Medical school is largely about absorbing facts. Commentator and medical student Joe Wright is also listening to the message his professors are sending.
Commentator Kurt Campbell argues that the United States is an imperial power now, no matter how jarring the word "empire" is to American ears. It's necessary to take advantage of that status now, but the United States should also be looking for ways to give up empire willingly, Campbell argues. Campbell is a senior vice president at the Center for Strategic & International Studies.
Rosh Hashanah Romance
Commentator Hank Rosenfeld tells a story about being enlightened by and falling in love with a Torah-aerobics instructor.
Commentator Heather Havrilesky recently ran into a friend from her past -- her imaginary friend.
An investigation into possible security breaches at the military base at Guantanamo Bay continues. An Air Force translator and a Muslim Army chaplain who worked at the U.S. prison camp for terrorism suspects are both in custody, though the chaplain has not been charged. The translator is facing 32 criminal charges, including espionage and aiding the enemy. This story of Muslims in the U.S. armed forces accused of disloyalty reminds commentator Askia Muhammad of his own military past.
Bush Vulnerable Abroad -- And at Home
NPR Senior News Analyst Dan Schorr says that the more vulnerable President Bush appears in the international community, the more vulnerable he is likely to appear at home.
D.C. School Vouchers
Next week, the Senate is set to take up the annual appropriations bill for the District of Columbia. Included in the package is a federal pilot program for school vouchers. It would give 1,300 children $7,500 for tuition at a private school. The measure has already passed the House. Commentator Katie Davis works with children in her Washington, D.C., neighborhood, and she feels that some details are being left out of the debate over school vouchers.
Bush at the U.N.
NPR Senior News Analyst Dan Schorr says that at the heart of the U.S.-European rift over postwar Iraq is the issue of which countries will be awarded lucrative reconstruction contracts.
Lone Muslim in First Grade
In 1970, commentator Mubarak Dahir was in the first grade at Sharpe Elementary School in Memphis, Tenn.
Not surprisingly, he was the only Muslim in his class. Every Monday morning,
his teacher asked which students went to Sunday school, and Mubarak did not
raise his hand.
The Home Anthropologist
Being an anthropologist helps commentator Meredith Small cope with some behavior in her own home that
drives most people up a wall.
The U.S. Dream Deficit
CCommentator Andrei Codrescu ponders the pharmaceutical reasons behind the dream deficit in the country. People don't get as much sleep, thus they aren't dreaming as much as they
Commentator Aaron Freeman thought he was just taking a bike ride in the country. But when a dog started to chase him, he was transported back 200,000 years to the plains of Africa, where his ancestor, Og Freeman, was attacked by a wild animal.
NPR Senior News Analyst Daniel Schorr says that the postponement of the California recall election will leave observers with many unanswered questions -- including how America, a technologically advanced nation which is organizing elections for Afghanistan and Iraq, cannot organize an election for the state of California.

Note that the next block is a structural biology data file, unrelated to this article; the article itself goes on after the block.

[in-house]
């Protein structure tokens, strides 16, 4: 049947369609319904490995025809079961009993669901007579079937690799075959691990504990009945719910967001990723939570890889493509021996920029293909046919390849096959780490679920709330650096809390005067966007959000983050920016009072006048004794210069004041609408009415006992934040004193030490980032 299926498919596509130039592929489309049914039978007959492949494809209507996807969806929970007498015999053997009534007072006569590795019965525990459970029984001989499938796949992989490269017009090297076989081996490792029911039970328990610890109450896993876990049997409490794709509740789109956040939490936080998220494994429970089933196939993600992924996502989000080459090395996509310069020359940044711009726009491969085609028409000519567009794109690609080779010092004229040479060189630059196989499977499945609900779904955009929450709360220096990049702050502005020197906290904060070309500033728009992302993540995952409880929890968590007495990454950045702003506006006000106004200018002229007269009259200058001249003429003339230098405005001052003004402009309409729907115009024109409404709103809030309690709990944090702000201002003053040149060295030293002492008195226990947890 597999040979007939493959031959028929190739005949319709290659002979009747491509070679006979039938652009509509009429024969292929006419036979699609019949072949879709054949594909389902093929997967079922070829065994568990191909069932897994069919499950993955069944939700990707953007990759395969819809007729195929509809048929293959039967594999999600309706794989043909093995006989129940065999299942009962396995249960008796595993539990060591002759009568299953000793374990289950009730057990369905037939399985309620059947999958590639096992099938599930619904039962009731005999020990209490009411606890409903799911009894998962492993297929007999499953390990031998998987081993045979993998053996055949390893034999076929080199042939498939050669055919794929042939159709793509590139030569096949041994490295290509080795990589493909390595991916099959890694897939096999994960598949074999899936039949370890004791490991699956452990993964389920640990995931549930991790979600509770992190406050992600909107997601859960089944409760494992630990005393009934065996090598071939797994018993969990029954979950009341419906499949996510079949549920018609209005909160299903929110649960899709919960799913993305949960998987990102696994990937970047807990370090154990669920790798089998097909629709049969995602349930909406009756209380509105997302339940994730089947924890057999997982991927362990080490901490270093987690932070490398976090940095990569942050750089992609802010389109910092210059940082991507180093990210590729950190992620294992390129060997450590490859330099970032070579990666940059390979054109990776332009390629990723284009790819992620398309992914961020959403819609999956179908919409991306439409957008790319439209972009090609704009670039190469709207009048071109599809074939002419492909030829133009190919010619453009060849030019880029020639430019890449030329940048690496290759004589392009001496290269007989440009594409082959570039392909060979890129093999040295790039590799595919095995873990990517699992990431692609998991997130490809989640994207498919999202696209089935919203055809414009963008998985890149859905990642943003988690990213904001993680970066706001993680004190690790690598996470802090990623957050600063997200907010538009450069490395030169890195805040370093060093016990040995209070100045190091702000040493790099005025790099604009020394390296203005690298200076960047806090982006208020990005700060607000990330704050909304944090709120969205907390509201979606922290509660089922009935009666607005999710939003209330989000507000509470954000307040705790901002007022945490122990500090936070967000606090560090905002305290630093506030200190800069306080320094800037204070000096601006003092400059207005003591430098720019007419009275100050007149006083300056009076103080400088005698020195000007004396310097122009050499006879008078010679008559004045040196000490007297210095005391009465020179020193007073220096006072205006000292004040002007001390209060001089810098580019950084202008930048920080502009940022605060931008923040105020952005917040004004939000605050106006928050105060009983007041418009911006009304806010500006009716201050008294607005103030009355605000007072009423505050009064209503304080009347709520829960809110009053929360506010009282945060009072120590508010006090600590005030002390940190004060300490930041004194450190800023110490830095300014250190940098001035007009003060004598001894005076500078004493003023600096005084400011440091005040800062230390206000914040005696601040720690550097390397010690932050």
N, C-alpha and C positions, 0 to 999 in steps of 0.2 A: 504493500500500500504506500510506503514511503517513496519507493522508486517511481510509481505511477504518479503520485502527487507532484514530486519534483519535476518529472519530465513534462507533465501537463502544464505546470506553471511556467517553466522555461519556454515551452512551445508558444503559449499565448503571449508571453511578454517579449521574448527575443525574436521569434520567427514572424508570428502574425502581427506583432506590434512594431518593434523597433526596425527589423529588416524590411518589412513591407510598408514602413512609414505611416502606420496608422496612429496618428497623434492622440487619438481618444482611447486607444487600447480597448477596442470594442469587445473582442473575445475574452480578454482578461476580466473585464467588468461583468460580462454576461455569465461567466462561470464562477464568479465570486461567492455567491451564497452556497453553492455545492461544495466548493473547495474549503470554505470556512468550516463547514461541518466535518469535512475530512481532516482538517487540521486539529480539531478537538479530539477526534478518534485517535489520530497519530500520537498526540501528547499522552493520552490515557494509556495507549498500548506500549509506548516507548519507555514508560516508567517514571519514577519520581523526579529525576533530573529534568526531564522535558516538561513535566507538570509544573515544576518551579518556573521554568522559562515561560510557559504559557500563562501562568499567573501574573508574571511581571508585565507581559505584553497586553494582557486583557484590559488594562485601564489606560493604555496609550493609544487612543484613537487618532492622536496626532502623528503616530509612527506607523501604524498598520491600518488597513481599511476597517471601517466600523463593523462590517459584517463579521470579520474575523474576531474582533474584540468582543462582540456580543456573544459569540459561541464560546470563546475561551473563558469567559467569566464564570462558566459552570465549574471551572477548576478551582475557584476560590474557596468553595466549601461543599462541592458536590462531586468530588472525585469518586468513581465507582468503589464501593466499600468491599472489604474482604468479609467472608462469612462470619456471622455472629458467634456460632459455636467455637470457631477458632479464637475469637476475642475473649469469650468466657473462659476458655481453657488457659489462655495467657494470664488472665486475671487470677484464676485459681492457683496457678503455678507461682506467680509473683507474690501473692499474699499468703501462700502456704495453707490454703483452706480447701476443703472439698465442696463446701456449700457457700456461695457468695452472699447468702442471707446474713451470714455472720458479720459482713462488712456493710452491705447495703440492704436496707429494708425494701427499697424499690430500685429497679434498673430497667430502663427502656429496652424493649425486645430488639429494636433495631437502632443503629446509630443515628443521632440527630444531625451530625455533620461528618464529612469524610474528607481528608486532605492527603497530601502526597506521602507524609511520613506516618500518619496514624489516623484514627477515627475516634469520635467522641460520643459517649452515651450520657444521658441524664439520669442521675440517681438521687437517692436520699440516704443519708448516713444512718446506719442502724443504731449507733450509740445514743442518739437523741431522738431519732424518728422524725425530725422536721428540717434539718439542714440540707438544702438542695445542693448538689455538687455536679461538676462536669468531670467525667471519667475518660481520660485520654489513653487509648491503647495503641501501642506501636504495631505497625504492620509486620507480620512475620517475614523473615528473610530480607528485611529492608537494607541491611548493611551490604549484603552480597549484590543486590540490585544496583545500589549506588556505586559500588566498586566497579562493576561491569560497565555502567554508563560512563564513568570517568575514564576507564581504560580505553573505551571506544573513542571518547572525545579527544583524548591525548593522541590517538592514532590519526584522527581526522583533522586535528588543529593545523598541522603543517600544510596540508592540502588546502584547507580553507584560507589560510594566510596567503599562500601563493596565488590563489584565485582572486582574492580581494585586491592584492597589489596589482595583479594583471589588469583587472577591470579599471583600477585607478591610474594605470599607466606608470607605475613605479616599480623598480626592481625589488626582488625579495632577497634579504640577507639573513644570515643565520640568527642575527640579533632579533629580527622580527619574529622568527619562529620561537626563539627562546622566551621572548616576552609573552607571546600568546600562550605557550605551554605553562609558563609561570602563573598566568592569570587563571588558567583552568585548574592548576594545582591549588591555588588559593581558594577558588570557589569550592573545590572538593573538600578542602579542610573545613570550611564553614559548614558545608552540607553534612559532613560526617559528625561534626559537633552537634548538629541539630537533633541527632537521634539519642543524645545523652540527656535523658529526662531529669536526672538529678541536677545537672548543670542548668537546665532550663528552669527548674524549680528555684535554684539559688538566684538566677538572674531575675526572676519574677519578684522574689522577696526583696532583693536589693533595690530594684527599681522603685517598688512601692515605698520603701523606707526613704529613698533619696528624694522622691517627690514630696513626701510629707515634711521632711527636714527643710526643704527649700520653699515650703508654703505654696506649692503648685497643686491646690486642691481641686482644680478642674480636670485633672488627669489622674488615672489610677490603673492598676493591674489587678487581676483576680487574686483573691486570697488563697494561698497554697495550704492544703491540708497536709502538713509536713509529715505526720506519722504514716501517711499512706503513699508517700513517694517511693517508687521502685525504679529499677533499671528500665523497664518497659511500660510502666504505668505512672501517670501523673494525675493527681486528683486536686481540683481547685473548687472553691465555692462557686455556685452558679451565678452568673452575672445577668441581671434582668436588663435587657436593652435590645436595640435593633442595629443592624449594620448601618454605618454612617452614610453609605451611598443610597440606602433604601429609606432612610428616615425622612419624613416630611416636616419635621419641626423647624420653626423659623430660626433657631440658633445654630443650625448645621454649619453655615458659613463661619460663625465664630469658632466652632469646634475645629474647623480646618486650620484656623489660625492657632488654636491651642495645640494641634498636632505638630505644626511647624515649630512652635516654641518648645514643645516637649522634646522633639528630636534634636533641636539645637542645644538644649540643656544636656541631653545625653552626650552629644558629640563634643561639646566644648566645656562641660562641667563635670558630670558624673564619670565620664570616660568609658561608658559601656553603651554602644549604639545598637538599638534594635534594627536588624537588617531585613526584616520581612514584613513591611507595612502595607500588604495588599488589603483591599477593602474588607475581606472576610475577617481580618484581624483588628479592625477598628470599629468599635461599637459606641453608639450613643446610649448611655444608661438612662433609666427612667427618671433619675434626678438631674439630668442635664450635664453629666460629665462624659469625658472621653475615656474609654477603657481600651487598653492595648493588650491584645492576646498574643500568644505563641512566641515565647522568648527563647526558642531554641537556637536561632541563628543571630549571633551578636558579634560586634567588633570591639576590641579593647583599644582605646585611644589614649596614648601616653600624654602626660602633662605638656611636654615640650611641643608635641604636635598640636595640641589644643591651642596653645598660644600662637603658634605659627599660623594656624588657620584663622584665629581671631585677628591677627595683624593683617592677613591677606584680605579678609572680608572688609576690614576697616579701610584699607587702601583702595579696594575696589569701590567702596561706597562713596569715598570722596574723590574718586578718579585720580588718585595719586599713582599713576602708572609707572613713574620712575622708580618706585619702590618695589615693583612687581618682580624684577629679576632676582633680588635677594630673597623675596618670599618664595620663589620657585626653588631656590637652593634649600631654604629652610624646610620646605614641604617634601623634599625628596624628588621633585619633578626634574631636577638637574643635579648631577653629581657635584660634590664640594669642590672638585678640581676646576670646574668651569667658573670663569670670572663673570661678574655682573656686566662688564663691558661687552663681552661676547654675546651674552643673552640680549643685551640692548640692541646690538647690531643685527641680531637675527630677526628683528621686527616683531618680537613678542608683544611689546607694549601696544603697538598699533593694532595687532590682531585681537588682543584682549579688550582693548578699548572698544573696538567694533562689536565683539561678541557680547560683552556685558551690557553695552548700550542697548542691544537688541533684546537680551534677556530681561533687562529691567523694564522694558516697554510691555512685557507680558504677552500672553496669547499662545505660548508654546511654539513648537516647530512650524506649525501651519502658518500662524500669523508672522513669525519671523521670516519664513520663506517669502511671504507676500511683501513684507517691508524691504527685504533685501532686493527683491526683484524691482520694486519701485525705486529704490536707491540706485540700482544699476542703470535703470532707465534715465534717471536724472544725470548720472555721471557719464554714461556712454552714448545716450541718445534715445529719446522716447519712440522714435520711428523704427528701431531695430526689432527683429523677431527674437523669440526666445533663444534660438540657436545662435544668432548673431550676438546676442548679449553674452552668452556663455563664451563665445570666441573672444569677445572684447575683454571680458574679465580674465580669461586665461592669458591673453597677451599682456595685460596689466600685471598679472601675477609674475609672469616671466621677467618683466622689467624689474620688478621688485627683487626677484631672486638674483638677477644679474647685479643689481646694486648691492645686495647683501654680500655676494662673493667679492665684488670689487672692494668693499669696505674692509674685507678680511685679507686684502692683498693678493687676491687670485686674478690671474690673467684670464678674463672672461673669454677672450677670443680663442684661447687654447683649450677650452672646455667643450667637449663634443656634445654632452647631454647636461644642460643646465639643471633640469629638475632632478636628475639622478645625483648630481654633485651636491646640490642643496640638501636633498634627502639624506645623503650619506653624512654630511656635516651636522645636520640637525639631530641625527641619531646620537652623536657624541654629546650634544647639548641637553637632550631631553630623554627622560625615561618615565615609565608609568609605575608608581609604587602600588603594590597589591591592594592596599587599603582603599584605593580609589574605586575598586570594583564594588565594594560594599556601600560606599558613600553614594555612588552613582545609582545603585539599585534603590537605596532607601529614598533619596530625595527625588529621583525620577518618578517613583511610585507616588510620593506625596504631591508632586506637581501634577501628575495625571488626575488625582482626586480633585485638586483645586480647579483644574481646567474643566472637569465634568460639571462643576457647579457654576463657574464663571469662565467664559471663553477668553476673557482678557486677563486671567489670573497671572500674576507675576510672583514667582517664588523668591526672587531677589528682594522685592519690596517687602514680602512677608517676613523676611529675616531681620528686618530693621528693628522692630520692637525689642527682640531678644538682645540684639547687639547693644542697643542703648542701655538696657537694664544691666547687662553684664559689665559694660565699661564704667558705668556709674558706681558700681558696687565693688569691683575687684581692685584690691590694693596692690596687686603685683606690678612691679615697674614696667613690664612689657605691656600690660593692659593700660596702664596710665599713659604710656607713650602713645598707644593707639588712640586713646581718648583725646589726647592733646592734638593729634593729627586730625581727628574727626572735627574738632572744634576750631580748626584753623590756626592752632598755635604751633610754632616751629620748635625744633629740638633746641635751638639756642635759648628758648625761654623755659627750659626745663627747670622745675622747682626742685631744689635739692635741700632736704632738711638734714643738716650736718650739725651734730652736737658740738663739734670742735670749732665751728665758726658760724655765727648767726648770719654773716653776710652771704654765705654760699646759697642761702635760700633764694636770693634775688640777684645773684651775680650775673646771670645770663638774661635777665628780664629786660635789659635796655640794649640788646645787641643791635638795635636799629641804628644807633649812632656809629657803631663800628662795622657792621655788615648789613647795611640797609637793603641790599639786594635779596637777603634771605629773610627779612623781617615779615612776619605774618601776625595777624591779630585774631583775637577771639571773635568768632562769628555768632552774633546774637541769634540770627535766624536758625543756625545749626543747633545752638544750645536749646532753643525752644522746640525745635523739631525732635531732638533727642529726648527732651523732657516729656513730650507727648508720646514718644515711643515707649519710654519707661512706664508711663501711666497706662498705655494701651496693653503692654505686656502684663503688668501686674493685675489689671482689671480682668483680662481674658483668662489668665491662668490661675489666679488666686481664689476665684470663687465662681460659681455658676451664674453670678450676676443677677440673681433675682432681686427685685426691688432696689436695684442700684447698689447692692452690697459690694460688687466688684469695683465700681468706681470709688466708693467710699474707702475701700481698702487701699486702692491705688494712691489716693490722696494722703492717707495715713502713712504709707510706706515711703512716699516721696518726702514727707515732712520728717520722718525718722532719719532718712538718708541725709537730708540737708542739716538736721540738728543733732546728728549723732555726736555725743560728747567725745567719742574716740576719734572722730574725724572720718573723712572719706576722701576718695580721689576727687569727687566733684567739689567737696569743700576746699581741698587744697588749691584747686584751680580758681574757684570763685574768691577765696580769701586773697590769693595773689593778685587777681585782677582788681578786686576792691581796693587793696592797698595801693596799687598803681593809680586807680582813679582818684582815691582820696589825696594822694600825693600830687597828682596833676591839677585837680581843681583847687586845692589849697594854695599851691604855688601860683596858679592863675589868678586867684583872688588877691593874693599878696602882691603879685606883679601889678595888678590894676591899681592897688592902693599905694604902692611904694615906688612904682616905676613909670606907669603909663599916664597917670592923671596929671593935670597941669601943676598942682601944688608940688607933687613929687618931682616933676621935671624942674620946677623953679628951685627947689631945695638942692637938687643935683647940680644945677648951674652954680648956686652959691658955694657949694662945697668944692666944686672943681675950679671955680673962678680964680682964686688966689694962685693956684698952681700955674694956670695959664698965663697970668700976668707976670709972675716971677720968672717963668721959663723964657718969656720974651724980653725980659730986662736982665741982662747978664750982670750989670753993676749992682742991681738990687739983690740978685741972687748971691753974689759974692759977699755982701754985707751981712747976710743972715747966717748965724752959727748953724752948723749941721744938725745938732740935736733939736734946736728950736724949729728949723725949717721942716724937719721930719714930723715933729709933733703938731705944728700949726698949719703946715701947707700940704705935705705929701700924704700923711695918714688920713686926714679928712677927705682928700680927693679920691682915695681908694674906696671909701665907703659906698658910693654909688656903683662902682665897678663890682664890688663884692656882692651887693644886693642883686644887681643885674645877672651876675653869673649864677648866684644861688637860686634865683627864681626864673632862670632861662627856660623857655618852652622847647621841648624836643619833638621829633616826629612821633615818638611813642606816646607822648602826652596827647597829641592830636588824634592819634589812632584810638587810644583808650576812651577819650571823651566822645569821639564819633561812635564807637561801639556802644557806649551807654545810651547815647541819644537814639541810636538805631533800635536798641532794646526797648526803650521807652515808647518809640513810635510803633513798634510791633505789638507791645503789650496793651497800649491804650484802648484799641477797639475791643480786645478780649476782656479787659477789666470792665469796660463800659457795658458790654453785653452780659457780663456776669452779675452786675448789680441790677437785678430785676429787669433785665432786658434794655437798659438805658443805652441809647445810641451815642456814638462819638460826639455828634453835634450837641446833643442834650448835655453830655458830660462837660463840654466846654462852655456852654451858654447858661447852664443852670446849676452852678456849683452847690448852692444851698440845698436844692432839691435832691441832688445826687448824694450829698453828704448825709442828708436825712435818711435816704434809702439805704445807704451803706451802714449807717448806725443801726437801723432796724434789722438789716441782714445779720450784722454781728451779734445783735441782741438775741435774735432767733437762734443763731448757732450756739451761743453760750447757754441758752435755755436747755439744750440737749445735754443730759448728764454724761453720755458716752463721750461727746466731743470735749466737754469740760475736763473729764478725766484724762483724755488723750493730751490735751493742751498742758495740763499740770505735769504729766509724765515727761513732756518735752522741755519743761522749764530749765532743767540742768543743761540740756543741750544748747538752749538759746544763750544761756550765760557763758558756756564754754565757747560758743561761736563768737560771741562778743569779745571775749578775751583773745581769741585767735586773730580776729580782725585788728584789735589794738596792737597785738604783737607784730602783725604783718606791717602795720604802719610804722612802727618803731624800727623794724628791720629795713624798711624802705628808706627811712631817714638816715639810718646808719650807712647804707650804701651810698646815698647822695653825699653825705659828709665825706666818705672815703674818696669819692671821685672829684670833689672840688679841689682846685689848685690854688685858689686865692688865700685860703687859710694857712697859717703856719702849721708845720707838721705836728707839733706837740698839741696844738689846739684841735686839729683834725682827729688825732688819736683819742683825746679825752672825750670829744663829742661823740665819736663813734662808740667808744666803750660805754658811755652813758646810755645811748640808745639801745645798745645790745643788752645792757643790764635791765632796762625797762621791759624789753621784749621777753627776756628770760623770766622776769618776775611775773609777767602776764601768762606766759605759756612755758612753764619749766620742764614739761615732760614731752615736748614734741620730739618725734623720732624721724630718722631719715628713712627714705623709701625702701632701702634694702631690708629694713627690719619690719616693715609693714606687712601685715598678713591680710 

Free Food on the Hill
Commentator Deana Bass is a congressional staffer who says one of her favorite parts of working on Capitol Hill is the free food. As a hill staffer, she's used to eating at receptions hosted by all kinds of lobbying groups.
Leni and Eddie
Commentator Andrei Codrescu muses on the deaths of two figures of 20th century history who died this week: Leni Riefenstahl, the German filmmaker who captured images of Adolf Hitler that shaped the dictator's propaganda image, and Edward Teller, the Hungarian Jew who was considered the father of the H-bomb. Both lived to a ripe old age. They survived, says Codrescu, in part because the things they created didn't ruin our lives.
The American Dialect Society named the date of the 2001 terrorist attacks as the most important new term in America's vocabulary. But even they couldn't agree whether to say Nine-Eleven, Nine-One-One, or September 11th. Commentator Geo Beach has a clear position on the matter: We should take a few extra syllables and call it September eleventh.
While listening to this program, commentator Daniel Pinkwater was startled by the news that American cats and dogs are too fat. He has a conversation with his dog Lulu about the situation.
Commentator Chester Aaron, a garlic farmer in Occidental, California, tells the story of his encounter with a group of drunk young Latino men who caused a ruckus on his property. Years later, Aaron became fast friends with one of the men, who now lavishes the farmer with Mexican garlic and home-cooked treats.
NPR Senior News Analyst Daniel Schorr says that the Bush administration is in danger of being out-maneuvered by Kim Jong Il.
'Til There Was You'
Commentator Genie Zeiger sees her elderly mother come to life while watching their favorite musical.
Commentator Elissa Ely remembers being a happy, self-centered child who didn't realize how mean she could be.
Clothes Firms Try on Teen Fiction
Roxy Girl's primary business is surf wear, and Limited Too stores in malls across the country sell clothes and accessories for "tweens." But the clothes chains are branching into fiction. Commentator Rosemary Graham, author of a book for young adults called My Not-So-Terrible Time at the Hippie Hotel, says the results are mixed.
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